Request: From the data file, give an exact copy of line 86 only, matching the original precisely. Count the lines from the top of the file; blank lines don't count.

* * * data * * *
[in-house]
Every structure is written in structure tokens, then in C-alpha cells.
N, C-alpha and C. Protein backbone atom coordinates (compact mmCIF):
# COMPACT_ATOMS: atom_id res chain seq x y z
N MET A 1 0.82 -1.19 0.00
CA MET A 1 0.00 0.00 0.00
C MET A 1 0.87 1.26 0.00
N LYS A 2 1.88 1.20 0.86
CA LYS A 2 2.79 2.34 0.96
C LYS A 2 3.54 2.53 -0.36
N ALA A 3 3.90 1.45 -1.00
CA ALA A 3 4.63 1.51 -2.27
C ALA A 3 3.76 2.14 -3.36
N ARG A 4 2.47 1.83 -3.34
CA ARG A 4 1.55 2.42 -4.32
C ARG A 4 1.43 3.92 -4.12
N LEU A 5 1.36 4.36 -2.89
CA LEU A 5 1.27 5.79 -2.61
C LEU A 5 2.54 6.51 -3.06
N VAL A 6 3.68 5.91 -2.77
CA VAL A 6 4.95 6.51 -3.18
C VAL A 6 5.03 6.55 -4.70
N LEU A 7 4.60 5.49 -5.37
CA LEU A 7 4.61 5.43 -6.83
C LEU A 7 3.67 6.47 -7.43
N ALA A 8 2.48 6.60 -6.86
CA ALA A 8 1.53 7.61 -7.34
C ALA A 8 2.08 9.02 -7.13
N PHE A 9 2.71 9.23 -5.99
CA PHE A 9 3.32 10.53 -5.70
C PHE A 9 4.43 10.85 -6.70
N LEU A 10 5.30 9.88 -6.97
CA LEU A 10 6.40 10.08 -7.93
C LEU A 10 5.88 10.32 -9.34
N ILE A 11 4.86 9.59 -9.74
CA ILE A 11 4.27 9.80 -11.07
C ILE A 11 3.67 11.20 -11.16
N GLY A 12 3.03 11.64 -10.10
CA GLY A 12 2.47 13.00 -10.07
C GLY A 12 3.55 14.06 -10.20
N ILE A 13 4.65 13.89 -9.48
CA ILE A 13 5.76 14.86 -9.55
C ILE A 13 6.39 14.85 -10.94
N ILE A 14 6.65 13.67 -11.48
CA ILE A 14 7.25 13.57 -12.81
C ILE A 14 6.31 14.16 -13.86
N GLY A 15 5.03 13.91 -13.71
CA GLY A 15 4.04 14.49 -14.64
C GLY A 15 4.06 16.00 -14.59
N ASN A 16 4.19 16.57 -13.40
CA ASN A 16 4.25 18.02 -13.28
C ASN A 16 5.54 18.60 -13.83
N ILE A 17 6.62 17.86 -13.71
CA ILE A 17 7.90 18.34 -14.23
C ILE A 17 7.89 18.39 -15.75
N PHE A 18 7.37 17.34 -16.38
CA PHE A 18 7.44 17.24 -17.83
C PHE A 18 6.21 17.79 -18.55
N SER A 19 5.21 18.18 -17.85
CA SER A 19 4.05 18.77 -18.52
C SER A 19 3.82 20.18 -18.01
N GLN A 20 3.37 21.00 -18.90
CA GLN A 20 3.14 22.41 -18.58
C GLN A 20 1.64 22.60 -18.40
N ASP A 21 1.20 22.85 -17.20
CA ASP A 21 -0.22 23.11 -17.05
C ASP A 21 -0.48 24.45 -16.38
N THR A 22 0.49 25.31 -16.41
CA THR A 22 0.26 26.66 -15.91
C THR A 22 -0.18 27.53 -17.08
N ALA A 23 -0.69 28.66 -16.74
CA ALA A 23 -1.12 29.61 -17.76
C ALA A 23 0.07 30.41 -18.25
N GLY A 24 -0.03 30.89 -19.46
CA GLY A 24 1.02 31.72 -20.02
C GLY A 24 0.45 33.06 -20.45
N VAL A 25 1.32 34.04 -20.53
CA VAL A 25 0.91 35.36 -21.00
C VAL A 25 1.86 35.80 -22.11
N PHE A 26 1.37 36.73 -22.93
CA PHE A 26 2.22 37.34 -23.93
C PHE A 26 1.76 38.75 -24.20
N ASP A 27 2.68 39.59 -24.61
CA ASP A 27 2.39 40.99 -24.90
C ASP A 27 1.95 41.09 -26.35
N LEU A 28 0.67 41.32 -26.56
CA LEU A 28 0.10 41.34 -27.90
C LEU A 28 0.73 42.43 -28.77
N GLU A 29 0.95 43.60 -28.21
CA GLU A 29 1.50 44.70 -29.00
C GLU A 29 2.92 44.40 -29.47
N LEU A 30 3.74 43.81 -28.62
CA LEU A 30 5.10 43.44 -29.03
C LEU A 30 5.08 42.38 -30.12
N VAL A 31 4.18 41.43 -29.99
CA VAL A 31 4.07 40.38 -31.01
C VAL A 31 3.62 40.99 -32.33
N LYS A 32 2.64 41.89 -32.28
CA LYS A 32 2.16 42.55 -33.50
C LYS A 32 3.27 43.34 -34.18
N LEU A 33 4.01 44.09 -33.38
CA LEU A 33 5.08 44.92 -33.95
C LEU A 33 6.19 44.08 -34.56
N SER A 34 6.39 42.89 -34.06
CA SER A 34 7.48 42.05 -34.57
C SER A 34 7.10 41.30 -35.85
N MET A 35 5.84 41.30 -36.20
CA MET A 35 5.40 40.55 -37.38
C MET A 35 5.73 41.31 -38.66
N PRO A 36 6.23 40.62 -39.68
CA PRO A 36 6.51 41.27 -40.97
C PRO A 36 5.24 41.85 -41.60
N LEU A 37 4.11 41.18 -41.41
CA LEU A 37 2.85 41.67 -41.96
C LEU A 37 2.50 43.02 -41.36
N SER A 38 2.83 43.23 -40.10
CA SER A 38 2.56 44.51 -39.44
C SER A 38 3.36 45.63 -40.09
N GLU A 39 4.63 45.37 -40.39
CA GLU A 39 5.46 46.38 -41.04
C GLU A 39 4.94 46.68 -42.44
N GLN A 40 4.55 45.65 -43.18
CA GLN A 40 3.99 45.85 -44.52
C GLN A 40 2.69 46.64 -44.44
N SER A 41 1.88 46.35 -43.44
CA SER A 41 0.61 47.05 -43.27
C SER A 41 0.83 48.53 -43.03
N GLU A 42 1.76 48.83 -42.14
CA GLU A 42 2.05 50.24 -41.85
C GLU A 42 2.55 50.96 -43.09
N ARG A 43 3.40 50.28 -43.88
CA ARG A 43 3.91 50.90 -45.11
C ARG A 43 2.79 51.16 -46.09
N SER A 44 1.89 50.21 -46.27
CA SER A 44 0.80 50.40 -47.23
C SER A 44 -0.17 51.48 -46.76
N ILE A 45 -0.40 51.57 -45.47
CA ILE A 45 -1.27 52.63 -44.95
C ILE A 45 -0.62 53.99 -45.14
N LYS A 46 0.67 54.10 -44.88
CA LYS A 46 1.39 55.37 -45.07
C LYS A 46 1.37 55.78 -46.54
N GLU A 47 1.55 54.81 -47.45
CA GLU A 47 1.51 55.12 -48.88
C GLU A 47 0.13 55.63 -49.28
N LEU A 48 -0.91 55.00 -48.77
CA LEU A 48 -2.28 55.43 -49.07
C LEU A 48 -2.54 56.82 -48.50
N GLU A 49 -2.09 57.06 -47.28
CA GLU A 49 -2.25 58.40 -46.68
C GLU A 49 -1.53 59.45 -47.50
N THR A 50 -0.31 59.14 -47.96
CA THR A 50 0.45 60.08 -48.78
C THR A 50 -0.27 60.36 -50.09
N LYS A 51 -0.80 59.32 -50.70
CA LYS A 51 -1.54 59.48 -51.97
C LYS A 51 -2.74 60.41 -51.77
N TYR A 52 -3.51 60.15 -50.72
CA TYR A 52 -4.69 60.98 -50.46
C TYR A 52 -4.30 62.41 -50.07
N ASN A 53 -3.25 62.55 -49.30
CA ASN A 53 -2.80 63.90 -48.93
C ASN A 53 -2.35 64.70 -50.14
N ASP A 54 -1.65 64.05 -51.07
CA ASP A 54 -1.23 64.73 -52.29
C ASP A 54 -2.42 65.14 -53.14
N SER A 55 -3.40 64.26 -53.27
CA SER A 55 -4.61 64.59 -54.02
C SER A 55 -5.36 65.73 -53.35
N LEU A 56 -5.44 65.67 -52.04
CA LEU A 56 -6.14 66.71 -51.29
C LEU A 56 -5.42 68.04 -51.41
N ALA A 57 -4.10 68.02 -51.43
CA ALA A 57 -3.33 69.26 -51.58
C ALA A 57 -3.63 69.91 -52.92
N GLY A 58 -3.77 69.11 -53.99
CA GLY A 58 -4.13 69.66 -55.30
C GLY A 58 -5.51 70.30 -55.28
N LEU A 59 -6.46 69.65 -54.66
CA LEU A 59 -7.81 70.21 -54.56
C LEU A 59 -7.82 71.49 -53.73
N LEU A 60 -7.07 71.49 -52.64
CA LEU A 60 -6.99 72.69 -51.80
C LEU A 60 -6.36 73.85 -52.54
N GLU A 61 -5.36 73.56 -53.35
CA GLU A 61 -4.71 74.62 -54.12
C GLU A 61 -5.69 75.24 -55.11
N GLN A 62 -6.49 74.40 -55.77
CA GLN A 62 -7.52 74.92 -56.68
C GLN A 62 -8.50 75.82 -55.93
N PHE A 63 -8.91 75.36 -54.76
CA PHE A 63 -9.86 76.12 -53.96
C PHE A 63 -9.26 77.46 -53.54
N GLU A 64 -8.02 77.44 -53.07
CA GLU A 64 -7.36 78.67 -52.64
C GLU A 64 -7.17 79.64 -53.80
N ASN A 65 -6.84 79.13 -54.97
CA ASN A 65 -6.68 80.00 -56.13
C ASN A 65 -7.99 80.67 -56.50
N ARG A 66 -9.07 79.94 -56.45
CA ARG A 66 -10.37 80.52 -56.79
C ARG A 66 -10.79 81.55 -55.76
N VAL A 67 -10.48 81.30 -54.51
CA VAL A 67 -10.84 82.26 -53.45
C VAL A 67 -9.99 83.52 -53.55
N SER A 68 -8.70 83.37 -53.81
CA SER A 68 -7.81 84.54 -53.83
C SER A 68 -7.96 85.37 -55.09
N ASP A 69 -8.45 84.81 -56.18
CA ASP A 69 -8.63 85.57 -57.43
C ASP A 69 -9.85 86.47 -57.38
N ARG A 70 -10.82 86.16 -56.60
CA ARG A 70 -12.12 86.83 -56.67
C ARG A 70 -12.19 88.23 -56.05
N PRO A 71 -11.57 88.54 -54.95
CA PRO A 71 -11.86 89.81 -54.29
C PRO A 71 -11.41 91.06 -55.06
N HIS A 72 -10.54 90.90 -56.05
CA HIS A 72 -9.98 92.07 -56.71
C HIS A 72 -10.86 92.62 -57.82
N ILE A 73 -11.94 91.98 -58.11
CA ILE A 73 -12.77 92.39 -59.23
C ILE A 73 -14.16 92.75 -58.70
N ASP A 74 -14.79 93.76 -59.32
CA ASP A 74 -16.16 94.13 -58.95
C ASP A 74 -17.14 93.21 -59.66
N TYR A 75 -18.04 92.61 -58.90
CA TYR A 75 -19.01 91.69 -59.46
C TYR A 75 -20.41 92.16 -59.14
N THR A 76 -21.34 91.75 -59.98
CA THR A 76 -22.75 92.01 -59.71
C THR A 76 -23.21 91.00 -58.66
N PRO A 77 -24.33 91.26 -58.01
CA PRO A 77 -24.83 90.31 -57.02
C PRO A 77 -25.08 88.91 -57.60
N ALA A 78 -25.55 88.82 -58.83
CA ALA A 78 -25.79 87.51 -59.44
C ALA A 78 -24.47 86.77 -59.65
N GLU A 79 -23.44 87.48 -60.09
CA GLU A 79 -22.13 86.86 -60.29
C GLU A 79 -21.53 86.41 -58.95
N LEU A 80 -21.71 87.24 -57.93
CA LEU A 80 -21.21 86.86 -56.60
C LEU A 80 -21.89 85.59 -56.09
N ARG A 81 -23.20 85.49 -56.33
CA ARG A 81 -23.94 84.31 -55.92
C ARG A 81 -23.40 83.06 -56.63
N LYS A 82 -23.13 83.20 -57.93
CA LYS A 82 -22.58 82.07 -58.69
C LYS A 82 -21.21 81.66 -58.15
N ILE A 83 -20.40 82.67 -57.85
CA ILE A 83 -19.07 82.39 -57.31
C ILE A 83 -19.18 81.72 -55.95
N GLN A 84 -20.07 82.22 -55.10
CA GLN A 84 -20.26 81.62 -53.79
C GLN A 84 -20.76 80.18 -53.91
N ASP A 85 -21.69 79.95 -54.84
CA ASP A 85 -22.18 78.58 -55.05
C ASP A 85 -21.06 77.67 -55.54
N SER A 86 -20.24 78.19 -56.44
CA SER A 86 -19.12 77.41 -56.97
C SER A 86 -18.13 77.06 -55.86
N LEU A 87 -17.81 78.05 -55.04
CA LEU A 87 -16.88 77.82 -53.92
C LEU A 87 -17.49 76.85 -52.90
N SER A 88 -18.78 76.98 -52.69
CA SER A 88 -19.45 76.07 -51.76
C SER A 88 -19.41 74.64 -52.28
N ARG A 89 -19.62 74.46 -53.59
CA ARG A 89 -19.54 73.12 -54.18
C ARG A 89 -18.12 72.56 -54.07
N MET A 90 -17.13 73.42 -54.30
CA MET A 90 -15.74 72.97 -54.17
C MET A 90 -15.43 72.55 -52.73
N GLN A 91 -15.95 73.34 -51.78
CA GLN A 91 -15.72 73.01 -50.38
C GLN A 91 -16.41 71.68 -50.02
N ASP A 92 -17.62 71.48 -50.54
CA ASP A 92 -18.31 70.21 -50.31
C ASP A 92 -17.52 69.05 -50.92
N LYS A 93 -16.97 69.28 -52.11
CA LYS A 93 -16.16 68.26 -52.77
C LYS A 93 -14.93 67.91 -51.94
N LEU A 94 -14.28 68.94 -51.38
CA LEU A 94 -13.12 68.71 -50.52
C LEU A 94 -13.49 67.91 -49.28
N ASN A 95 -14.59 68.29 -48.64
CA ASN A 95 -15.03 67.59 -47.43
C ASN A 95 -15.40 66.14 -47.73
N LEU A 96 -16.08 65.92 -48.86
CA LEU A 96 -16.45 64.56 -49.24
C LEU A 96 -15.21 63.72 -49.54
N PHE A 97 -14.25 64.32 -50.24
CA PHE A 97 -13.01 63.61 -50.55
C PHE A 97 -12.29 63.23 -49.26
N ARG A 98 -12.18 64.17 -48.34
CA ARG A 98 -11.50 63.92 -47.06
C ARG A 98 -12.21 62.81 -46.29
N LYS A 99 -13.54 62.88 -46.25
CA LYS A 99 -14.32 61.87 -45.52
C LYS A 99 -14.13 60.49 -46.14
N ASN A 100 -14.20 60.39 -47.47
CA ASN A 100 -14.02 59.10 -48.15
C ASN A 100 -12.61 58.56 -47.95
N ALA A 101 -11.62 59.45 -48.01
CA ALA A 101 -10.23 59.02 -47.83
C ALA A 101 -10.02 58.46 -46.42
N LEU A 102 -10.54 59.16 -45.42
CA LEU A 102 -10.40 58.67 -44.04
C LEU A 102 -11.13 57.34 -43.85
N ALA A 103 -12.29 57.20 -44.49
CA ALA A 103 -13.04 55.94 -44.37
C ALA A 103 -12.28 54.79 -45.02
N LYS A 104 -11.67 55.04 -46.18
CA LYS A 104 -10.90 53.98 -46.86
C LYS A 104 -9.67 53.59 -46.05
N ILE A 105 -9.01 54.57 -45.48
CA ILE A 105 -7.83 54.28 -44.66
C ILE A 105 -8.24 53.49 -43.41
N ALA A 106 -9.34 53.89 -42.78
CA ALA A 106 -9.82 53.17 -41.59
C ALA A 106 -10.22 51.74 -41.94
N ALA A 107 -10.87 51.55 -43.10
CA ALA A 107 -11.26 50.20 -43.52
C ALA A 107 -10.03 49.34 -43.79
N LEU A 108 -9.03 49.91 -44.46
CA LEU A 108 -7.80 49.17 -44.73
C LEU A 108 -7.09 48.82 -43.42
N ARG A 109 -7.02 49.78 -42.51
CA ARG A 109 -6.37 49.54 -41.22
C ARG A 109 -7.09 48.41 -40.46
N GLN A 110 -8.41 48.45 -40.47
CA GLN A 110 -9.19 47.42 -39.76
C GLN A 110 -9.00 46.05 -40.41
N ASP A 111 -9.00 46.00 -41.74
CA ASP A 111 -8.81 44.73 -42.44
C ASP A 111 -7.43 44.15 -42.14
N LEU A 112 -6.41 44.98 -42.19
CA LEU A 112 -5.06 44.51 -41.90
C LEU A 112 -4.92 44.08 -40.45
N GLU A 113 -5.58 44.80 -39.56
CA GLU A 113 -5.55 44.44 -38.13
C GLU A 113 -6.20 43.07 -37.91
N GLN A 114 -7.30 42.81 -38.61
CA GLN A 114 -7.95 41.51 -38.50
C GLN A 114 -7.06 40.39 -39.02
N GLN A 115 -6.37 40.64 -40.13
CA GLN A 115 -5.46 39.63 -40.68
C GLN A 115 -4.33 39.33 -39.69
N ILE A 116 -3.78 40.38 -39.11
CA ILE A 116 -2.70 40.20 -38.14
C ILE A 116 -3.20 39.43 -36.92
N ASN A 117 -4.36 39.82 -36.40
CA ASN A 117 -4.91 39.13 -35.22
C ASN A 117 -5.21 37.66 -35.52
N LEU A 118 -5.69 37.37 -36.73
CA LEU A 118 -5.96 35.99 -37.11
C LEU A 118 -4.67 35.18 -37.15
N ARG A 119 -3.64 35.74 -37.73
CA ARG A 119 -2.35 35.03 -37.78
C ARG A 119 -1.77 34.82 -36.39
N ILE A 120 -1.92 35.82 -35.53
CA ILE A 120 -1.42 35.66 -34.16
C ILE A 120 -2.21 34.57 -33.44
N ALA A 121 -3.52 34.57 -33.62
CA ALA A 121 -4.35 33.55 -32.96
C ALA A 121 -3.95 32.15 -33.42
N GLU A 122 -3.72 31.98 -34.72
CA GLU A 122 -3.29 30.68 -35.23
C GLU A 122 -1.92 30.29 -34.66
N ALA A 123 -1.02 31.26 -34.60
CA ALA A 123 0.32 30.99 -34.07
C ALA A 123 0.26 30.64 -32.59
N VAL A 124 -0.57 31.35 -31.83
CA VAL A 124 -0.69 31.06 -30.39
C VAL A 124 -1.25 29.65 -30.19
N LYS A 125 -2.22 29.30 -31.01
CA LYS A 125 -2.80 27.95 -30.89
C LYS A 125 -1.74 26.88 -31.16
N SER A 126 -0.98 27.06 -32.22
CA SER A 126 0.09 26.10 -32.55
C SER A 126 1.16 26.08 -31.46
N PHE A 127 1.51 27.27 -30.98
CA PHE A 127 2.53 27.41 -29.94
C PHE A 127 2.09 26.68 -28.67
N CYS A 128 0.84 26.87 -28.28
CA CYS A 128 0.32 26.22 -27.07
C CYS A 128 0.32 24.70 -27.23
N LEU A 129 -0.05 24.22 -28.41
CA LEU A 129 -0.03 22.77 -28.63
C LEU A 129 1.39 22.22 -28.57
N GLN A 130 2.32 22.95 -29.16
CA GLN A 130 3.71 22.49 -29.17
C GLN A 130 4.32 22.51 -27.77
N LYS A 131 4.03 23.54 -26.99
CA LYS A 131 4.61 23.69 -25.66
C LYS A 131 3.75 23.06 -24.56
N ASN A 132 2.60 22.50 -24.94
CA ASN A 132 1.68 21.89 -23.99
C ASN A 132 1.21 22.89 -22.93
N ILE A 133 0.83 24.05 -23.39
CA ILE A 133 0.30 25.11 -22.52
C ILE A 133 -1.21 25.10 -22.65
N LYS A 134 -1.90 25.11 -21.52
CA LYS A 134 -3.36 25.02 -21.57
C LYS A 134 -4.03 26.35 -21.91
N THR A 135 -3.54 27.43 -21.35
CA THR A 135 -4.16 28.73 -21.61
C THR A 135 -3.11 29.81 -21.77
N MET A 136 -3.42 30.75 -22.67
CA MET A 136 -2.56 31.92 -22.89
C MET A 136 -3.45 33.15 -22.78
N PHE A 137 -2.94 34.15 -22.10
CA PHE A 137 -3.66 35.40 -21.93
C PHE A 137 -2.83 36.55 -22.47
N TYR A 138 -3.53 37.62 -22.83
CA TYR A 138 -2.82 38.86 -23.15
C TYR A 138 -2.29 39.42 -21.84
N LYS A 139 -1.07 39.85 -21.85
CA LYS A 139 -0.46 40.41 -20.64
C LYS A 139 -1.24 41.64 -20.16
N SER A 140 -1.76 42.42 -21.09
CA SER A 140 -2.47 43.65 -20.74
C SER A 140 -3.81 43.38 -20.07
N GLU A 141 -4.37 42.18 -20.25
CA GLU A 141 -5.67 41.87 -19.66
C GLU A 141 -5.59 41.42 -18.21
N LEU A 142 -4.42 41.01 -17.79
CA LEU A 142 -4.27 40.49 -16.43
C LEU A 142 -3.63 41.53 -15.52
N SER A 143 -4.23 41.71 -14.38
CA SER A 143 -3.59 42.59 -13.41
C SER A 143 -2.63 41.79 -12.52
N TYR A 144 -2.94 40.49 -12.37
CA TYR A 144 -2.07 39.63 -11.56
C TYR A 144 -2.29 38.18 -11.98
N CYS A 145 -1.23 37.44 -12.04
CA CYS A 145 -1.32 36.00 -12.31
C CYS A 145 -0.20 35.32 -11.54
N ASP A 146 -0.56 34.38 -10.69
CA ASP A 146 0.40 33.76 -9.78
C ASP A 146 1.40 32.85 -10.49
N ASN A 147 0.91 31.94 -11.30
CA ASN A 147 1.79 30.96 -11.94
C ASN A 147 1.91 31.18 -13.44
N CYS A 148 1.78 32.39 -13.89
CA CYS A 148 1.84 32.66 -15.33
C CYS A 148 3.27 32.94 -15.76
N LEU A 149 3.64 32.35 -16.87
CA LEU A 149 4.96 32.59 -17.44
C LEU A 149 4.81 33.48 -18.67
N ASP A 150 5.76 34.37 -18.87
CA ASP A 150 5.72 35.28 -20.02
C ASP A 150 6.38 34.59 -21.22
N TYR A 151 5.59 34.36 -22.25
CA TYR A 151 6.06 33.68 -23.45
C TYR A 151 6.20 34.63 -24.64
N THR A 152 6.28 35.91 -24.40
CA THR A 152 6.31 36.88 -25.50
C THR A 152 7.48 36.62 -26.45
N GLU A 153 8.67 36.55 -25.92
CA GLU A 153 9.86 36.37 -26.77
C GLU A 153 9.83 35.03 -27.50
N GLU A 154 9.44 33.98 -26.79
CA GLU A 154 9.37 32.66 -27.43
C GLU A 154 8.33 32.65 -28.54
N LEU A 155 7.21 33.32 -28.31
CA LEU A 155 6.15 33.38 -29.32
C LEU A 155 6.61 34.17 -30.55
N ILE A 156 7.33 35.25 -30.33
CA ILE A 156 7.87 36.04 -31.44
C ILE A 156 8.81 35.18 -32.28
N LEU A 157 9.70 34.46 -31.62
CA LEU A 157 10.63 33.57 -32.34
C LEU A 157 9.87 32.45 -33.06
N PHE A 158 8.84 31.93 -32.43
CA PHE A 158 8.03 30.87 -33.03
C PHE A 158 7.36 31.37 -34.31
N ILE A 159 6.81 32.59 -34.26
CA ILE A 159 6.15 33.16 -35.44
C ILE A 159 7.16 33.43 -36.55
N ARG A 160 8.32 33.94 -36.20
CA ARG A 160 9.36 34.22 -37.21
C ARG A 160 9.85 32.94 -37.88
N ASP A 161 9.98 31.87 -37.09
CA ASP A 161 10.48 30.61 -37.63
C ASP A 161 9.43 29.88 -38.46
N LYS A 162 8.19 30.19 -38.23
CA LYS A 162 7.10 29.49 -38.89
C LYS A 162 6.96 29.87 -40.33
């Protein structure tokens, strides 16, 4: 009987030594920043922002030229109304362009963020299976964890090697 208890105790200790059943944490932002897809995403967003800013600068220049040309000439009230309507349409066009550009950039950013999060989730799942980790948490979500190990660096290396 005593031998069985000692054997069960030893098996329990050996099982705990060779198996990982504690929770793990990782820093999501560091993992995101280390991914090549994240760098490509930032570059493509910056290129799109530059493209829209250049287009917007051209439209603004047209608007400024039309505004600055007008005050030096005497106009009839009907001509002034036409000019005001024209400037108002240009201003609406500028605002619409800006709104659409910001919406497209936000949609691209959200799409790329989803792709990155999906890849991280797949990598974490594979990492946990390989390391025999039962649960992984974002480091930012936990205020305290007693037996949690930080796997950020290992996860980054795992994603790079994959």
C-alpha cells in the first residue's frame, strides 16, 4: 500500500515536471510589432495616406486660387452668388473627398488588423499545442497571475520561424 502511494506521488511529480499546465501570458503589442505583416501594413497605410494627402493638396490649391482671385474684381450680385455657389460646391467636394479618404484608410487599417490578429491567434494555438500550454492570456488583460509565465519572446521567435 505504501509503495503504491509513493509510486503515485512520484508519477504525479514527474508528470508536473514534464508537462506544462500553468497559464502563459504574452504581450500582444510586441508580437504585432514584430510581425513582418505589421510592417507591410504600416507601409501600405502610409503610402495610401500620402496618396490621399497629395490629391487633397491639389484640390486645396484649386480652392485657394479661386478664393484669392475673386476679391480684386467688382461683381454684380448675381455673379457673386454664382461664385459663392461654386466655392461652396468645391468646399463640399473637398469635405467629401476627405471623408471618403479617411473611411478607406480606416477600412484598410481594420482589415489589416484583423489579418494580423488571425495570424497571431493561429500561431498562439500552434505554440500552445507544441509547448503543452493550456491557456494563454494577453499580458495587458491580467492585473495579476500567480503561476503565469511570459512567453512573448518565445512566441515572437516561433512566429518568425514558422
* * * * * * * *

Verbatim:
N LEU A 28 0.67 41.32 -26.56